This study examined the association between personality disorders and use of major social welfare services in a nationally representative sample of U.S. adults (N = 43,093). Social welfare services received and diagnoses of personality, substance use, mood, and anxiety disorders were assessed with the Alcohol Use Disorder and Associated Disabilities Interview Schedule-DSM-IV- version. Analyses quantified the association between personality disorders and forms of public assistance while controlling for numerous confounds. Logistic regression analyses revealed dependent personality disorder, paranoid personality disorder, antisocial personality disorder, and avoidant personality disorder were significantly associated with increased odds of receiving public assistance. In contrast, persons diagnosed with histrionic, schizoid, and obsessive-personality disorder were not significantly more likely to receive any public welfare service. Development of effective prevention and treatment of personality disorders would likely lead to reductions in overall social welfare burden.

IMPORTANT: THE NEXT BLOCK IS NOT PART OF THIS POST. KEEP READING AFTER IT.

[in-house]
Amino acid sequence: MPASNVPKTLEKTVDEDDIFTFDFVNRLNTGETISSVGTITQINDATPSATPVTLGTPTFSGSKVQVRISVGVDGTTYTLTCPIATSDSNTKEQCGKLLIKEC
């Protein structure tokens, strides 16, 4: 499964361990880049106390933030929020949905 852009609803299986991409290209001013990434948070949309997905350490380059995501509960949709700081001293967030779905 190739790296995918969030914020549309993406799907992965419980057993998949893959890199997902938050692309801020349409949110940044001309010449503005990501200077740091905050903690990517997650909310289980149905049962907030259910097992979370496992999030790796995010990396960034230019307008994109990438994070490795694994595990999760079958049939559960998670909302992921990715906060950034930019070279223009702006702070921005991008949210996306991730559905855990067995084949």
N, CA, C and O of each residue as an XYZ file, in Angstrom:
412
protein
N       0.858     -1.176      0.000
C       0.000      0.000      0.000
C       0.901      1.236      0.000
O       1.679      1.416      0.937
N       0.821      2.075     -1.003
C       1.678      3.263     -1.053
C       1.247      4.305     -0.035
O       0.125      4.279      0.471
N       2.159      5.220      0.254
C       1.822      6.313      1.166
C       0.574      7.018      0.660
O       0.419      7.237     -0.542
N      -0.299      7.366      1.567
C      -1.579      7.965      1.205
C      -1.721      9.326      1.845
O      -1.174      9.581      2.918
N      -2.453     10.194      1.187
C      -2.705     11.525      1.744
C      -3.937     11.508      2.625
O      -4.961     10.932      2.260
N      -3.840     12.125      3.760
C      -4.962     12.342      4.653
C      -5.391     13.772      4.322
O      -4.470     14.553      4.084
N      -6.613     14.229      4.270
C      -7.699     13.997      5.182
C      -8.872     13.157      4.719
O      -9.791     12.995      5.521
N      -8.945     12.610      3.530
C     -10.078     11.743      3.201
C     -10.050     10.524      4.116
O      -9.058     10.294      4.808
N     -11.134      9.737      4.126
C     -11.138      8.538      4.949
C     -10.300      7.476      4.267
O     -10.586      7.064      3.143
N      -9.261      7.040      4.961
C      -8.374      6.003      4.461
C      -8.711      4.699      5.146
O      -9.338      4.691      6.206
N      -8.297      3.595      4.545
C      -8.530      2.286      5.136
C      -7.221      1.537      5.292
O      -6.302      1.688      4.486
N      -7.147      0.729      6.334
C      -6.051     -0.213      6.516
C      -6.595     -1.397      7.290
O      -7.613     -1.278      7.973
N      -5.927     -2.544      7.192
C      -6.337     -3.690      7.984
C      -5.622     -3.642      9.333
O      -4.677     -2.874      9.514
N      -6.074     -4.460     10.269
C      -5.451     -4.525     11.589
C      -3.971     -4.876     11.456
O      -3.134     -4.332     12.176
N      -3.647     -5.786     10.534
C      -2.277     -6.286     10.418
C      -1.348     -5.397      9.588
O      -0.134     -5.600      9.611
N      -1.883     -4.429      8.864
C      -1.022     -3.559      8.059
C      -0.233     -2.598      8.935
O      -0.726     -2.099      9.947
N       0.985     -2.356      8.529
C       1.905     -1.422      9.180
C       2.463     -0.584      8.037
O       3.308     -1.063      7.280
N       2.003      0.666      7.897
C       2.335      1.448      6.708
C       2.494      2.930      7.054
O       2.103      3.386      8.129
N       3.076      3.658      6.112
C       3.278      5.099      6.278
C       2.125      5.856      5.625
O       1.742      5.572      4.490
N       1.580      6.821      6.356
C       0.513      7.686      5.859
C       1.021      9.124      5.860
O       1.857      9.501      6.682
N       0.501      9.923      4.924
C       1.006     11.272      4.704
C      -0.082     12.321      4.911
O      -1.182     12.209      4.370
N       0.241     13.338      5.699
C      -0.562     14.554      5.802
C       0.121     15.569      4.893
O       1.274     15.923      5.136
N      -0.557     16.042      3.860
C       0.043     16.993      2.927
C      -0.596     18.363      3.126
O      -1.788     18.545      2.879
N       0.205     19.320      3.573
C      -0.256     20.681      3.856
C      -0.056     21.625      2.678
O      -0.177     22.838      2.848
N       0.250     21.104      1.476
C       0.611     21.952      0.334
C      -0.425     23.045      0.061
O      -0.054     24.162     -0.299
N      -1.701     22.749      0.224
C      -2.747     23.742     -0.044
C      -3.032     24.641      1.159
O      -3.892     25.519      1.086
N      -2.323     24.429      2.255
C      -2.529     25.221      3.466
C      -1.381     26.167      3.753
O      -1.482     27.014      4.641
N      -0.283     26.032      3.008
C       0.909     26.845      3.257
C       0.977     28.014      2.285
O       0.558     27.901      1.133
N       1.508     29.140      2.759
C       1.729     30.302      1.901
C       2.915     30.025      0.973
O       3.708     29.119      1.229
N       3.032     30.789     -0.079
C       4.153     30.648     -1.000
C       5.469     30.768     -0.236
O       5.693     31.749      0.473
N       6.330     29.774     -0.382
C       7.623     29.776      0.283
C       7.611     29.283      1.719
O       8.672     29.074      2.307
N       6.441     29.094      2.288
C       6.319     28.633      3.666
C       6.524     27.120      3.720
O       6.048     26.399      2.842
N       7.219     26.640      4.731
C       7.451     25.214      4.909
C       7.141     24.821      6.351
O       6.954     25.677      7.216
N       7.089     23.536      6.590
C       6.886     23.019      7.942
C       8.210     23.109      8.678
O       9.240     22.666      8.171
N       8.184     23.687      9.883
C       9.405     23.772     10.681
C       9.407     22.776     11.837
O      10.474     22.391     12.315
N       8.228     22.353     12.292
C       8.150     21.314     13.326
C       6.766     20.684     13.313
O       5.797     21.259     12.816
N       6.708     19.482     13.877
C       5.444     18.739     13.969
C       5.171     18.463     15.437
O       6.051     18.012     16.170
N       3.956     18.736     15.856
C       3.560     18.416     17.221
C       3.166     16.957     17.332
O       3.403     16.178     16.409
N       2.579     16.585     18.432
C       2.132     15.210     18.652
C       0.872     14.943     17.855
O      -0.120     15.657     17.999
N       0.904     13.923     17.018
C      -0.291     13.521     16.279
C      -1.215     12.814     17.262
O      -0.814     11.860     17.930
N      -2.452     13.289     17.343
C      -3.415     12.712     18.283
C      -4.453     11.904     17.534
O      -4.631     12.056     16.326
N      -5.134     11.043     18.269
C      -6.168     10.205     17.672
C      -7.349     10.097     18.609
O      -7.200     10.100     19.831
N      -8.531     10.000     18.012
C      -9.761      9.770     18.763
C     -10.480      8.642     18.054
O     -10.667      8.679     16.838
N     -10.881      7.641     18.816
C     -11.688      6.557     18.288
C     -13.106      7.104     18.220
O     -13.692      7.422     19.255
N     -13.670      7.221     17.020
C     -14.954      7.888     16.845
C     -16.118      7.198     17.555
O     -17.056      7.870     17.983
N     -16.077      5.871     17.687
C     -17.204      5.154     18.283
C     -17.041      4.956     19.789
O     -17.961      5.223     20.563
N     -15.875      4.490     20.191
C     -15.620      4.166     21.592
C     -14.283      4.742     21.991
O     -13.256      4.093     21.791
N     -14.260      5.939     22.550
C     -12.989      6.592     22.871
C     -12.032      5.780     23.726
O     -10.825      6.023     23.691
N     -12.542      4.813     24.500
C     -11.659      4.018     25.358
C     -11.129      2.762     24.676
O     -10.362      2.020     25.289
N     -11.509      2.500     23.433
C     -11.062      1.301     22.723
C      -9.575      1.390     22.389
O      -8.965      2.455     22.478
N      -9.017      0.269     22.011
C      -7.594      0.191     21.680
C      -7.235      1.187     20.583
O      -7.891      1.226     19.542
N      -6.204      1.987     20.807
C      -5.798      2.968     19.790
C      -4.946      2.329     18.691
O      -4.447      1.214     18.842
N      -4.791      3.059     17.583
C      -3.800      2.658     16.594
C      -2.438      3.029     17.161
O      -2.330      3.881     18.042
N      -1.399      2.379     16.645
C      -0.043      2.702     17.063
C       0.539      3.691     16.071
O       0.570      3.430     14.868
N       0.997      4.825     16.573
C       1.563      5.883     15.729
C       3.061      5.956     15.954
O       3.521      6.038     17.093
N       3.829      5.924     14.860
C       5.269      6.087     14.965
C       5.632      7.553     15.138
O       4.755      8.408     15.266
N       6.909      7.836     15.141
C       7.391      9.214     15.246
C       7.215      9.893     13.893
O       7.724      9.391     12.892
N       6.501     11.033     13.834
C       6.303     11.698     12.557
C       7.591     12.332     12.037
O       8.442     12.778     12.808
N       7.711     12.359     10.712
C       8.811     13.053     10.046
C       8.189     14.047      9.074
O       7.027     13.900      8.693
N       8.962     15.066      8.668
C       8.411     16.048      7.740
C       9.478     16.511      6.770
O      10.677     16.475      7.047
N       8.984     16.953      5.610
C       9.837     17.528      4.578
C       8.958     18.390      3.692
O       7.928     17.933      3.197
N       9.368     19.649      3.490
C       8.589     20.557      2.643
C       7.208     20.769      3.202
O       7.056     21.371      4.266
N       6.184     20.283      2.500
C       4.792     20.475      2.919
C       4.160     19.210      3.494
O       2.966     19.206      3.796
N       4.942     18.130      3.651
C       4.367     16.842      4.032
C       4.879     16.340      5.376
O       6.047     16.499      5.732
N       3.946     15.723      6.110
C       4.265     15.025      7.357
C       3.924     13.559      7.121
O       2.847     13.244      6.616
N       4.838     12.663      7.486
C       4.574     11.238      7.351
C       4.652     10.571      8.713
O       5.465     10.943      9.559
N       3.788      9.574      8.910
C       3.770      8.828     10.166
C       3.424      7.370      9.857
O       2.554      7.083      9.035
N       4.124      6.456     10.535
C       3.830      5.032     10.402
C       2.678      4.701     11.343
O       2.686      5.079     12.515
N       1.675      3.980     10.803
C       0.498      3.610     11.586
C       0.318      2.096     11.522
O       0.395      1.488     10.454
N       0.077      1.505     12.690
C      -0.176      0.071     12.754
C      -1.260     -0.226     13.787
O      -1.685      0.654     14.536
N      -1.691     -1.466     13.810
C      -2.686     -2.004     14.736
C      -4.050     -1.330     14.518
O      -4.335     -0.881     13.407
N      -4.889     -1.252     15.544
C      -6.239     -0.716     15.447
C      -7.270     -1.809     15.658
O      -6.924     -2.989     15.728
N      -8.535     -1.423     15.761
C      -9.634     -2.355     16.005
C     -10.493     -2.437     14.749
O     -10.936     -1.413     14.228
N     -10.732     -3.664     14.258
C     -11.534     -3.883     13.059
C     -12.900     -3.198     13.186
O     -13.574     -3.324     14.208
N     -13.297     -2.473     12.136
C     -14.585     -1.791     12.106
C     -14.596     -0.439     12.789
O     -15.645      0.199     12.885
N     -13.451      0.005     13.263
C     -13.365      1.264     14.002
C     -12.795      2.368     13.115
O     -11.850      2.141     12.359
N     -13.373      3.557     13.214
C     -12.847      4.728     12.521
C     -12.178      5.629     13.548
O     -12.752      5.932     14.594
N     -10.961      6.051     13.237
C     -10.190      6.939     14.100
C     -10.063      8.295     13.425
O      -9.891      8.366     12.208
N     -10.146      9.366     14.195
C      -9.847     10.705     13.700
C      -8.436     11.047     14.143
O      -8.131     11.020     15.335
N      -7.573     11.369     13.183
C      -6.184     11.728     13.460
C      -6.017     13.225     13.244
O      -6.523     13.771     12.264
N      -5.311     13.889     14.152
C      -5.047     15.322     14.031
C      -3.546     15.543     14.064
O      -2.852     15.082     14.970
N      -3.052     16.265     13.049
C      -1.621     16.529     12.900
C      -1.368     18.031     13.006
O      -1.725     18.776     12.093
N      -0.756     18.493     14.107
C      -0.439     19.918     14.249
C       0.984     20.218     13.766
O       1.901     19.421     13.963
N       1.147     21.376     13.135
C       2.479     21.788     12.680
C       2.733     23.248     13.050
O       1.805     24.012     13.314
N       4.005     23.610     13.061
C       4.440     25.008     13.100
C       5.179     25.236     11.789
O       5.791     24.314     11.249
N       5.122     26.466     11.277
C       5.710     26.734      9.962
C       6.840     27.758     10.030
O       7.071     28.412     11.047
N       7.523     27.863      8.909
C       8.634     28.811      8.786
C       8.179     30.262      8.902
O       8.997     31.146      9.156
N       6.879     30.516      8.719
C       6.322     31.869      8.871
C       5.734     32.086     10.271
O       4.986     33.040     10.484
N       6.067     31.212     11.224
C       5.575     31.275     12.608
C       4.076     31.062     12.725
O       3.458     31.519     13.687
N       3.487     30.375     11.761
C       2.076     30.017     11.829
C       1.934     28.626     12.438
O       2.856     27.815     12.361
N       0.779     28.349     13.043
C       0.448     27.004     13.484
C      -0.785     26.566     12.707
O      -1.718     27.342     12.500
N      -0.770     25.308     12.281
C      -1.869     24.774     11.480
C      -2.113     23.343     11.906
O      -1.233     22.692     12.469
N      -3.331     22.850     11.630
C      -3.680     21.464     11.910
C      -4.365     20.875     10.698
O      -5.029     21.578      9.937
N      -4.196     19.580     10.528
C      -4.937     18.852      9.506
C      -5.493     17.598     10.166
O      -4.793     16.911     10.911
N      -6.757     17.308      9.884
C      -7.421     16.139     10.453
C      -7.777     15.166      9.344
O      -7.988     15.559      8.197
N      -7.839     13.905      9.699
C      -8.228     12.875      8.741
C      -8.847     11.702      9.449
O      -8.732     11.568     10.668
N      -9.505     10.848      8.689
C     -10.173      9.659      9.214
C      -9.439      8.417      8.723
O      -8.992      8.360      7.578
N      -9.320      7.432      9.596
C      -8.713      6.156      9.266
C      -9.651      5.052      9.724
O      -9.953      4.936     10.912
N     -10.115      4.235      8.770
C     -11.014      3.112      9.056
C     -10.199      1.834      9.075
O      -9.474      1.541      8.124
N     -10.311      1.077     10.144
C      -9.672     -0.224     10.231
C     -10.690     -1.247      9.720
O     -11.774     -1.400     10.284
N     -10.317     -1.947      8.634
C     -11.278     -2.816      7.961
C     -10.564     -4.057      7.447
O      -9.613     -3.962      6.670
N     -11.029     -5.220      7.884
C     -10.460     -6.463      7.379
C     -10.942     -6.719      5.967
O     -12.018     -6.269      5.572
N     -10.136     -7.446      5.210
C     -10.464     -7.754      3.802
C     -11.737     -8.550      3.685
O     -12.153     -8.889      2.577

All Science Journal Classification (ASJC) codes
- Clinical Psychology
- Psychiatry and Mental health